Blog post: Three Questions for Mamadou Biteye

Written by Caroline Ott - Since 2013, The Rockefeller Foundation has been working with partners to draw much needed attention to the issue of the effects of post-harvest loss. They key aim is to achieve a sustainable, food secure future across Sub-Saharan Africa by making the often overlooked issue of post-harvest loss more visible, and by having stakeholders commit to playing a greater role in reducing such losses.

This week in The Hague, Mamadou Biteye, Managing Director for Africa at the Rockefeller Foundation, joined a panel of investment and finance specialists to discuss this new Initiative. Following the panel, I had the chance to sit down with Mr. Biteye to ask a few questions:

The new strategy encompasses several themes familiar to agricultural development: improving smallholder farmer access to technology, strengthening market linkages, securing access to finance, and improving smallholder farmer education. What lessons from comparable agricultural development projects will Rockefeller apply to this new initiative?

As we entered this space, knew that there were many existing solutions and approaches. We sought to answer one key question: why is it that these solutions are not reaching the smallholder farmers?

The strategy I outlined at this conference is not really about introducing new approaches, but about realigning actors and interventions. How do you train farmer groups? How do you consolidate them? How do you aggregate their produce? How do you create collection centers to shorten the value chain between traders and consolidators?

As for financial linkages, we want to find a way to introduce new approaches and technologies that are geared towards post-harvest loss reduction. We want to find a way for financial products to more directly serve the interest of reducing post-harvest loss.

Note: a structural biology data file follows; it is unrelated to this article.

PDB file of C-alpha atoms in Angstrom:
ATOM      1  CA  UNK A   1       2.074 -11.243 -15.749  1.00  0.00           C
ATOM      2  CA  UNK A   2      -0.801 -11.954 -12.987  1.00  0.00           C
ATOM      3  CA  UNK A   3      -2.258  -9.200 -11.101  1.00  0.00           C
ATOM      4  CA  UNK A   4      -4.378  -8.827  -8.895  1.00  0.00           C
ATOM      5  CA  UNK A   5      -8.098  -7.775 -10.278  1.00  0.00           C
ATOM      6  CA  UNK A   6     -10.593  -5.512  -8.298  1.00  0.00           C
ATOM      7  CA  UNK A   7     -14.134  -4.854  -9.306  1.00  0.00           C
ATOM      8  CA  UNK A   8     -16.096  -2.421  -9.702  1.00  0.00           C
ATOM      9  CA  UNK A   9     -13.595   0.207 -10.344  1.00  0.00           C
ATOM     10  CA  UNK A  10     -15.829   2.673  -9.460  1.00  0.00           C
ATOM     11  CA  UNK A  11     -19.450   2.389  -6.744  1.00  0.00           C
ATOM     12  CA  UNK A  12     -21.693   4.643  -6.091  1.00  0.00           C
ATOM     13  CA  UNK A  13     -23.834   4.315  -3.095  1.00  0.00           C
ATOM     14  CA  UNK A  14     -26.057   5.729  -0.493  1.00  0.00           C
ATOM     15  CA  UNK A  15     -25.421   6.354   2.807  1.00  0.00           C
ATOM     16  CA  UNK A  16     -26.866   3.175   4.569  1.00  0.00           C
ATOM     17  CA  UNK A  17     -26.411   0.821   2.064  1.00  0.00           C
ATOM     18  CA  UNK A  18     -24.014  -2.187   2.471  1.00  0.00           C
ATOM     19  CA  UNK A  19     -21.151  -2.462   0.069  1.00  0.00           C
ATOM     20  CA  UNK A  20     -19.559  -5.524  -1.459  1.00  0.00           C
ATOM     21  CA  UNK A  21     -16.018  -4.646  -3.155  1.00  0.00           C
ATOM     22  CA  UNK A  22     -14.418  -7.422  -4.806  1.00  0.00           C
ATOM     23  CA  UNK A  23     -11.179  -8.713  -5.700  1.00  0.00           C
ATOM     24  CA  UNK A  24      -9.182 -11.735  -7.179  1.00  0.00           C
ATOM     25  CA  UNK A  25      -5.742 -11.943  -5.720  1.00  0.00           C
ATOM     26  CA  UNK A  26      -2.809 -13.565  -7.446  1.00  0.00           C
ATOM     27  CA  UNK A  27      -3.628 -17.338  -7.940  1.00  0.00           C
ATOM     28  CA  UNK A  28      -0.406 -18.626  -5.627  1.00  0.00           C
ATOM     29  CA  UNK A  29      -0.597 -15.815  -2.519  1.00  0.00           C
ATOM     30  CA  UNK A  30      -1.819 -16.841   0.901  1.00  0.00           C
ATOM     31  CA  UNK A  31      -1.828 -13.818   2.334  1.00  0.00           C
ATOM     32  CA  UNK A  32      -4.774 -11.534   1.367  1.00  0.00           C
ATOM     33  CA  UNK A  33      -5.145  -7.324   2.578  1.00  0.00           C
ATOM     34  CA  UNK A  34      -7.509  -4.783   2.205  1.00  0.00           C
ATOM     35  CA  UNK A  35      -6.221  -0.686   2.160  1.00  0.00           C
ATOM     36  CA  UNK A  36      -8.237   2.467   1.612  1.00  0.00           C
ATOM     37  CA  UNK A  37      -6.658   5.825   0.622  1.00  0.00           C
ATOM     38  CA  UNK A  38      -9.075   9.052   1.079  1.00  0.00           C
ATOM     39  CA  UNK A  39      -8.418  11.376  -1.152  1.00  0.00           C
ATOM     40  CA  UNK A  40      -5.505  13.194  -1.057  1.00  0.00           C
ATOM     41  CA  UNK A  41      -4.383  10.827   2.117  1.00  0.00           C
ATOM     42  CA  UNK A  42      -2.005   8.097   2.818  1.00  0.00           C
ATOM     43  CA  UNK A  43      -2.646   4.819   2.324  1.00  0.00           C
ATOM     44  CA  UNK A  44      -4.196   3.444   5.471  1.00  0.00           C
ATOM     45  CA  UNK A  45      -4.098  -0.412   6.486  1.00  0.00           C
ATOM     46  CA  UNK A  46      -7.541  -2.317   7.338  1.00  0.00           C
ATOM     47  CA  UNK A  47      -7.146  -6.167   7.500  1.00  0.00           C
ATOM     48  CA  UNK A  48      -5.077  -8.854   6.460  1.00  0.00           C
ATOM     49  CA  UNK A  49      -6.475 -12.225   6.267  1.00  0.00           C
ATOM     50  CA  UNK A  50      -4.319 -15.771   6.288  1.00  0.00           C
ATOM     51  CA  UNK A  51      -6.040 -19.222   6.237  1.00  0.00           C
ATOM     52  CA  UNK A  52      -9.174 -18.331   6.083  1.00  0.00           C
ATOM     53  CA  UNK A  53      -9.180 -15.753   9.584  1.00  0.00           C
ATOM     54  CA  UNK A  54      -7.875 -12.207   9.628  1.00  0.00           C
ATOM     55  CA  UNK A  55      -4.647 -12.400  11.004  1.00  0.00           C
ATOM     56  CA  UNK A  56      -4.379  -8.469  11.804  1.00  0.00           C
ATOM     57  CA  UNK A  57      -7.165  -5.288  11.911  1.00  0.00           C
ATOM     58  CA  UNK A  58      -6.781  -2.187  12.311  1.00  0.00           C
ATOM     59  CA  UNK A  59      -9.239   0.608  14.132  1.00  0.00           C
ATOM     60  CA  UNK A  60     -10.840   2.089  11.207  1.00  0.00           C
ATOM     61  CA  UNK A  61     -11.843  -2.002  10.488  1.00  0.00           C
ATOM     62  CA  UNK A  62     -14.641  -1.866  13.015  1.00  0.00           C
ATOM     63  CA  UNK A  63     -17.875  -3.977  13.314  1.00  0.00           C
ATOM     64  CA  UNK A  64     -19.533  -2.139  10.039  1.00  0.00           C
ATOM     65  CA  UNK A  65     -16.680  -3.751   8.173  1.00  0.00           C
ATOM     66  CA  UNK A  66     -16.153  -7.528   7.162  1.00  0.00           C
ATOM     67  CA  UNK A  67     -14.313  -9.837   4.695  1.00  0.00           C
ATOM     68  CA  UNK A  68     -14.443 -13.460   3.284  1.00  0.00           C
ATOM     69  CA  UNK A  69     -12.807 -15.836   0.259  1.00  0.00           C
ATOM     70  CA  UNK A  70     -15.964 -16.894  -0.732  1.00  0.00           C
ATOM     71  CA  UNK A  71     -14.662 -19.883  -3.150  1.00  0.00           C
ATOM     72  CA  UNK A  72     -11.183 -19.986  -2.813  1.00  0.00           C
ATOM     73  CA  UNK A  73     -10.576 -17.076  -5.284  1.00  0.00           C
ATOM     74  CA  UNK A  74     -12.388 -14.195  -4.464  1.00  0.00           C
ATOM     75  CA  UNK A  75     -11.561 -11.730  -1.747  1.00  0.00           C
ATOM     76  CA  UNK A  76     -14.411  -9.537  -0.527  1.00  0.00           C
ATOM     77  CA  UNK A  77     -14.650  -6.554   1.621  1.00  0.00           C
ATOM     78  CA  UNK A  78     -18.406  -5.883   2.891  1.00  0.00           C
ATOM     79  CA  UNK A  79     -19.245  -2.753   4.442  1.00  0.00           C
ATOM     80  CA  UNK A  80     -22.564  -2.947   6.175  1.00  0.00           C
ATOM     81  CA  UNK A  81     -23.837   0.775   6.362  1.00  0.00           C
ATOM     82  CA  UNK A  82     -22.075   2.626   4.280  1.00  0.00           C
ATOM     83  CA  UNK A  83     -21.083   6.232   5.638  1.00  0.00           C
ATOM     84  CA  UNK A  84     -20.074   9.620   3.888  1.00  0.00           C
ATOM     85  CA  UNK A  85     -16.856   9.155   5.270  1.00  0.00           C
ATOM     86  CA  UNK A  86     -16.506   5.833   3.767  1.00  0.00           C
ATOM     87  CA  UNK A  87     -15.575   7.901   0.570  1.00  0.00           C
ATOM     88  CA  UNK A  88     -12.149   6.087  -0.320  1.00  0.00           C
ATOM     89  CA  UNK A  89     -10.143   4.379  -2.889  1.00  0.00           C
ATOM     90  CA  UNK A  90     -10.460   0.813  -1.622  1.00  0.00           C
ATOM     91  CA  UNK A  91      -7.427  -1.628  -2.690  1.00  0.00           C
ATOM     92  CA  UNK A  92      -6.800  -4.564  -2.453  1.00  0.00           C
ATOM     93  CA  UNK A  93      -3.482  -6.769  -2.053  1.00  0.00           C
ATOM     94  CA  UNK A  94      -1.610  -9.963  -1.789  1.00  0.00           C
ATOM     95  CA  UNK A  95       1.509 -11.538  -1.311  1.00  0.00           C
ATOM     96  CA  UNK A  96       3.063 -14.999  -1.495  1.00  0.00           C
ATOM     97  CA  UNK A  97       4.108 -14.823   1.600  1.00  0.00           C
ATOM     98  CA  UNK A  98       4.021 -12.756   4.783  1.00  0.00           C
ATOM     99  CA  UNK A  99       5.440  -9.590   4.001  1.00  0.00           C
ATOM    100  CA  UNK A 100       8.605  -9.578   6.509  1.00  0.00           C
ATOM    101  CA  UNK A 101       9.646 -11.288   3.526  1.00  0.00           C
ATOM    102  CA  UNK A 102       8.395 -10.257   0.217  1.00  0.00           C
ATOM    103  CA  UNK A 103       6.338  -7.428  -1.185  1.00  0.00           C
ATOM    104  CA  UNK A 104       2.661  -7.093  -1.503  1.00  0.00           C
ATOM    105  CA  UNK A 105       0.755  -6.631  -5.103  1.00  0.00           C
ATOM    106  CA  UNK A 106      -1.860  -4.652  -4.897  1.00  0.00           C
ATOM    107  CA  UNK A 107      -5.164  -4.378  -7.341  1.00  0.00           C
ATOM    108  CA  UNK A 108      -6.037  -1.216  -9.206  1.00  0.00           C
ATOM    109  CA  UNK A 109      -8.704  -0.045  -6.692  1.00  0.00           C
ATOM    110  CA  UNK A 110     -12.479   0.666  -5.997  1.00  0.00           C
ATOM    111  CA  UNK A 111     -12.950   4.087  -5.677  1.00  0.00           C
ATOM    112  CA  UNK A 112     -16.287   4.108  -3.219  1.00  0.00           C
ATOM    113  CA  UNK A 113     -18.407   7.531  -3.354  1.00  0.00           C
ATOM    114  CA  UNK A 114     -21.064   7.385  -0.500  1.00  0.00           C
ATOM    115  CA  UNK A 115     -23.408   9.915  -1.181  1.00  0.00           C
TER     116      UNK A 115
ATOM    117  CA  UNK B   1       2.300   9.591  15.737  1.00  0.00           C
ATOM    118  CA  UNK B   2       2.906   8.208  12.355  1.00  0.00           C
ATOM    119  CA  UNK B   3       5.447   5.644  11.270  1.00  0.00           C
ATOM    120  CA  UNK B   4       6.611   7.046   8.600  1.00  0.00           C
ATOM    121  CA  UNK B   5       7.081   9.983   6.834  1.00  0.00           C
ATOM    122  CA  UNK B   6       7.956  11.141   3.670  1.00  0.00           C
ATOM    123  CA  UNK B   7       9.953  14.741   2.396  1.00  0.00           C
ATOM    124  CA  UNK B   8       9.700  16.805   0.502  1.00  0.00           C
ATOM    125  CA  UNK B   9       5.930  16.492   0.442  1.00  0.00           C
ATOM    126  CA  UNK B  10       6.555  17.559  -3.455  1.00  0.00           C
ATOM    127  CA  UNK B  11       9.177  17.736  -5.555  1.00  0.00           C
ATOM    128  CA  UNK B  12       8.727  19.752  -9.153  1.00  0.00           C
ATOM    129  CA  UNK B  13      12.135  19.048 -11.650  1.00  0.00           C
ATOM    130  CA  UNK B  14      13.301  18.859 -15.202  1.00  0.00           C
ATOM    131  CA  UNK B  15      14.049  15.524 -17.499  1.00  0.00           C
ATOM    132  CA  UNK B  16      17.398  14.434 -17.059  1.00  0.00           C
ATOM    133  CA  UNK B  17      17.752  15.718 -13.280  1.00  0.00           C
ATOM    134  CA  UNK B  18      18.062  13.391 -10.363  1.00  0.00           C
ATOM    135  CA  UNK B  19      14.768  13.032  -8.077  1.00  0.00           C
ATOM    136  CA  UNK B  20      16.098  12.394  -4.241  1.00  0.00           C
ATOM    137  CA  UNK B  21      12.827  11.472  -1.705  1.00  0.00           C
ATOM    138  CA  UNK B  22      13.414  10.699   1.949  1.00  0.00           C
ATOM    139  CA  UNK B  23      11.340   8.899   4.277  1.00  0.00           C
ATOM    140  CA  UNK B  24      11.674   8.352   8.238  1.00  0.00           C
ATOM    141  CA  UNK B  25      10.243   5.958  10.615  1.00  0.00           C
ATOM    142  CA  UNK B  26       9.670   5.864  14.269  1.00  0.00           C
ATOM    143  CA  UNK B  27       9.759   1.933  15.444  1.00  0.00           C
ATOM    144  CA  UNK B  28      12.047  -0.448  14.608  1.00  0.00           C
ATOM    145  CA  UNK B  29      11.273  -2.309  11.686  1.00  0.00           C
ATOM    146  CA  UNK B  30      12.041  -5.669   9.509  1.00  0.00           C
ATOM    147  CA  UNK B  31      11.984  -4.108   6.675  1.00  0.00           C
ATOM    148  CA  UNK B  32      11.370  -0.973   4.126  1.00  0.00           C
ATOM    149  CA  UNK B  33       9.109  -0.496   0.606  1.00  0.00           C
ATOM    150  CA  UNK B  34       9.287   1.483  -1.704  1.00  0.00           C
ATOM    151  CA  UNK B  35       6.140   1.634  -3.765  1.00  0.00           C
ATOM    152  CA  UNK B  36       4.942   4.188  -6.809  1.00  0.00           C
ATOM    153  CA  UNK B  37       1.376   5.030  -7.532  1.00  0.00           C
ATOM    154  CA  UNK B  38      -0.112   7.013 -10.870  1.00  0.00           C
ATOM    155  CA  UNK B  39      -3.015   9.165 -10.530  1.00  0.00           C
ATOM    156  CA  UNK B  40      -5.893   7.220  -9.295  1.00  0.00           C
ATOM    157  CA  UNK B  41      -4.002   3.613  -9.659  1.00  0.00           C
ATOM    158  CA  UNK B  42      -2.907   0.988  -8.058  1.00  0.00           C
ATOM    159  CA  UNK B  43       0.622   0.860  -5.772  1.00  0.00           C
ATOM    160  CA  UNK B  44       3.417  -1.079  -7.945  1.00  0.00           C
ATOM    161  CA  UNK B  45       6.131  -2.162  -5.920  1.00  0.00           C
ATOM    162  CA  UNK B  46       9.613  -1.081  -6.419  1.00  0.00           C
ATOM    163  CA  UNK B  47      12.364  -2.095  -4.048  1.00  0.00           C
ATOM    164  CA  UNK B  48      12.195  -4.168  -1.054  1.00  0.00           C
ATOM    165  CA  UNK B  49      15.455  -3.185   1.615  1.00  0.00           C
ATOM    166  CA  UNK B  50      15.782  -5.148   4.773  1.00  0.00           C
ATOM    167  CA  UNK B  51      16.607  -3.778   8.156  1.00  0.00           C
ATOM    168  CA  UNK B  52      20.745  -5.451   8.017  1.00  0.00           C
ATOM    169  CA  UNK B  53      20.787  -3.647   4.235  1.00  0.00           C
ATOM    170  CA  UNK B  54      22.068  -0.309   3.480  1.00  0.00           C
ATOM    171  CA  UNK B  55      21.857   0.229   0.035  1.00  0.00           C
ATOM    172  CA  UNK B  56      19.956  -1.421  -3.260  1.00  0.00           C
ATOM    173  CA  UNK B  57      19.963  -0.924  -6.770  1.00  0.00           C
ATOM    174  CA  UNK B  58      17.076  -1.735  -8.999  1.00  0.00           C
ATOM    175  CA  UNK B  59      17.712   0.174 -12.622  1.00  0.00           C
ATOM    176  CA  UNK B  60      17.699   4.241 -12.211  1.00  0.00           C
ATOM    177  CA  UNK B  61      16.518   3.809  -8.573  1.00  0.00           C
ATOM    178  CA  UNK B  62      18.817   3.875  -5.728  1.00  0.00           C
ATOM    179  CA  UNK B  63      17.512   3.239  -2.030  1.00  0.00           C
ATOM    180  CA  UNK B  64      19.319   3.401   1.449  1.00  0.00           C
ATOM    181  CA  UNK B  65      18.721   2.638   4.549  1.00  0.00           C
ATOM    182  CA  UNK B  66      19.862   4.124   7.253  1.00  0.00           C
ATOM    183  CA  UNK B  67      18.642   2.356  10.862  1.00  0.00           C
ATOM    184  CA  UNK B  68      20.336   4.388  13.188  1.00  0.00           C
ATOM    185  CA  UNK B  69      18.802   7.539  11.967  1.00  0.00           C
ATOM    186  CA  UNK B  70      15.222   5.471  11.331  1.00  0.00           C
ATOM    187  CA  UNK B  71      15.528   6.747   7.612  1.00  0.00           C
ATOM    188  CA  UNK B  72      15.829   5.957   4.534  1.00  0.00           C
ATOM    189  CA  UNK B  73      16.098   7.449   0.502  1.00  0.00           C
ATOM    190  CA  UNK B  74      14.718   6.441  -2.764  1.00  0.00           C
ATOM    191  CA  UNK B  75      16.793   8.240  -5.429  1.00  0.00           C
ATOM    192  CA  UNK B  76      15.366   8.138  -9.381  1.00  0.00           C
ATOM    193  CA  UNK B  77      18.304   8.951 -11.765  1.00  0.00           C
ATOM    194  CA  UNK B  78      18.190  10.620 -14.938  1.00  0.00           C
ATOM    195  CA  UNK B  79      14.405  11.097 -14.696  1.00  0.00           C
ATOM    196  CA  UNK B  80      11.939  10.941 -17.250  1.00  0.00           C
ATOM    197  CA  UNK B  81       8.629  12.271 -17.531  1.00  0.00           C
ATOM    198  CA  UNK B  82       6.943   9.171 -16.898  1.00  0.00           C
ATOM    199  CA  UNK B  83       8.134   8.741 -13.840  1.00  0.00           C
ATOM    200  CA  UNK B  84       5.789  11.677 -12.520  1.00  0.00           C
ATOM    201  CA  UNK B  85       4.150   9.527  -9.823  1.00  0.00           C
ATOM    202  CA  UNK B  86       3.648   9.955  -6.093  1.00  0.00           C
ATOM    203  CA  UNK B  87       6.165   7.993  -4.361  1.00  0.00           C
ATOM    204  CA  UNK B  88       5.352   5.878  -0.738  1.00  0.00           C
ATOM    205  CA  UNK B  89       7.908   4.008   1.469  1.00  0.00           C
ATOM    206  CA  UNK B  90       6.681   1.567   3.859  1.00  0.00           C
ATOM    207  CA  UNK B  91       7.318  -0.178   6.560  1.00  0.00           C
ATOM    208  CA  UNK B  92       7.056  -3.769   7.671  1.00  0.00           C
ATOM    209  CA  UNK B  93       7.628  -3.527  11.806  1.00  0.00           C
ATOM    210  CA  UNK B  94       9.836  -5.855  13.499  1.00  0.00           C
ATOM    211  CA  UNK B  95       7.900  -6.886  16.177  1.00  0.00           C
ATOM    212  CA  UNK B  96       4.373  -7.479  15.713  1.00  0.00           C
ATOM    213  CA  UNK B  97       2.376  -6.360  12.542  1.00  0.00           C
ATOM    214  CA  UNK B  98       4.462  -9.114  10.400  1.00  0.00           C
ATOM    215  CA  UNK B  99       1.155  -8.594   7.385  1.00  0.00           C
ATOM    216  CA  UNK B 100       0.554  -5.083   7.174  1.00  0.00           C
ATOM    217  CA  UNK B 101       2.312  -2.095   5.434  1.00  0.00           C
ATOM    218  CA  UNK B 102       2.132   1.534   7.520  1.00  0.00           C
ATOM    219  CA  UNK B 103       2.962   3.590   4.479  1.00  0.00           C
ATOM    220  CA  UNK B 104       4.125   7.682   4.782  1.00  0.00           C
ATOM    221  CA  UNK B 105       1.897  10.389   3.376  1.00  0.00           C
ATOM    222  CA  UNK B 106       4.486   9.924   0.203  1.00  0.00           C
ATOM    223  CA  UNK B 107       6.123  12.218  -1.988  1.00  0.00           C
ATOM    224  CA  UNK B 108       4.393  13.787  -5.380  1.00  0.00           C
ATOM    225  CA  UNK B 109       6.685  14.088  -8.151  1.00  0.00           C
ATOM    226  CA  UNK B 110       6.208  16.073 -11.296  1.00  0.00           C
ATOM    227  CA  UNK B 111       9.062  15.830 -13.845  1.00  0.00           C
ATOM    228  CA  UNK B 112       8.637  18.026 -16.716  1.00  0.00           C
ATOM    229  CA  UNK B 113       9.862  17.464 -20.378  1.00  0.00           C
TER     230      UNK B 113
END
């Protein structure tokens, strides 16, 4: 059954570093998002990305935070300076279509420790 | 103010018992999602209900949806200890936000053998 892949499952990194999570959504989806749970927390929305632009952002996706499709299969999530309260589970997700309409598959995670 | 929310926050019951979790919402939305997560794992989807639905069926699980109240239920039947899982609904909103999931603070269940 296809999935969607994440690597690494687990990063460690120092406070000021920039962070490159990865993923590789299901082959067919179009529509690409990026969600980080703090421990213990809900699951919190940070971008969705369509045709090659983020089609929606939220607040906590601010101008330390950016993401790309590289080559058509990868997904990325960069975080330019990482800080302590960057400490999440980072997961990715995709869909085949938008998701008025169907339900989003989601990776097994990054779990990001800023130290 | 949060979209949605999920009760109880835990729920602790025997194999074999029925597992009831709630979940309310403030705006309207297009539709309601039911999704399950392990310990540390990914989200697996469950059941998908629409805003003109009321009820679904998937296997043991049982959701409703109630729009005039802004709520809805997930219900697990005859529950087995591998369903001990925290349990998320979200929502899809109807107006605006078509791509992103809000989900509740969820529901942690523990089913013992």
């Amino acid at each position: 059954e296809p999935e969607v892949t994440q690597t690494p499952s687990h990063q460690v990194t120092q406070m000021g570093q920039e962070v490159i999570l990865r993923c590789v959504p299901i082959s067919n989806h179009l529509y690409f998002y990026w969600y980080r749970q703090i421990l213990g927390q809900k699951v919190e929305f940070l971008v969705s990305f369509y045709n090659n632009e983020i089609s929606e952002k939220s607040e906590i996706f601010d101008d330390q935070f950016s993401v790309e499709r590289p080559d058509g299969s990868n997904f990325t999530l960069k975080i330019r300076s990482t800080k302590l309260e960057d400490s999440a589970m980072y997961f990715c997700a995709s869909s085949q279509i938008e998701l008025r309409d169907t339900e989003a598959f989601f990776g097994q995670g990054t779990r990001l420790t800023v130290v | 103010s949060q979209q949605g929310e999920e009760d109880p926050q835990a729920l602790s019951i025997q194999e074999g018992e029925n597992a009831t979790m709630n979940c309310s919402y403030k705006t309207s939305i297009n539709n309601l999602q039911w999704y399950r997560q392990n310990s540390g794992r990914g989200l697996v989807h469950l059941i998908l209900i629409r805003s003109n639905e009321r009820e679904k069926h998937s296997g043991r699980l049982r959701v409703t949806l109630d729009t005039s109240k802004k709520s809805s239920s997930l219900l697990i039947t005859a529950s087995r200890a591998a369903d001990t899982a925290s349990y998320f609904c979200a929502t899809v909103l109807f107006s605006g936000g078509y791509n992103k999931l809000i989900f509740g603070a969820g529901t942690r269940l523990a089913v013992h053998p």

What role will governments and policymakers play in executing or complementing your strategy?

It’s clear to us that the role of government is important, particularly in creating an enabling environment. When we talk about financial inclusion and linkages, as well as loan guarantees, government can play a role. For example, what role can legislation play in facilitating leasing contracts? Government also has a significant role to play in the transfer of technology. Our market-oriented strategy will not be applied on its own; as we continue to develop this strategy, there will be an additional policy component.

Will the Food Waste and Spoilage Initiative focus on a specific geography or crop type?

The Initiative is still under design and development, and we have not yet selected a specific geographic region or set of commodities. Choices regarding geography and commodities will be made based on where we can have the most potential for impact, and where the potential for partnerships exist.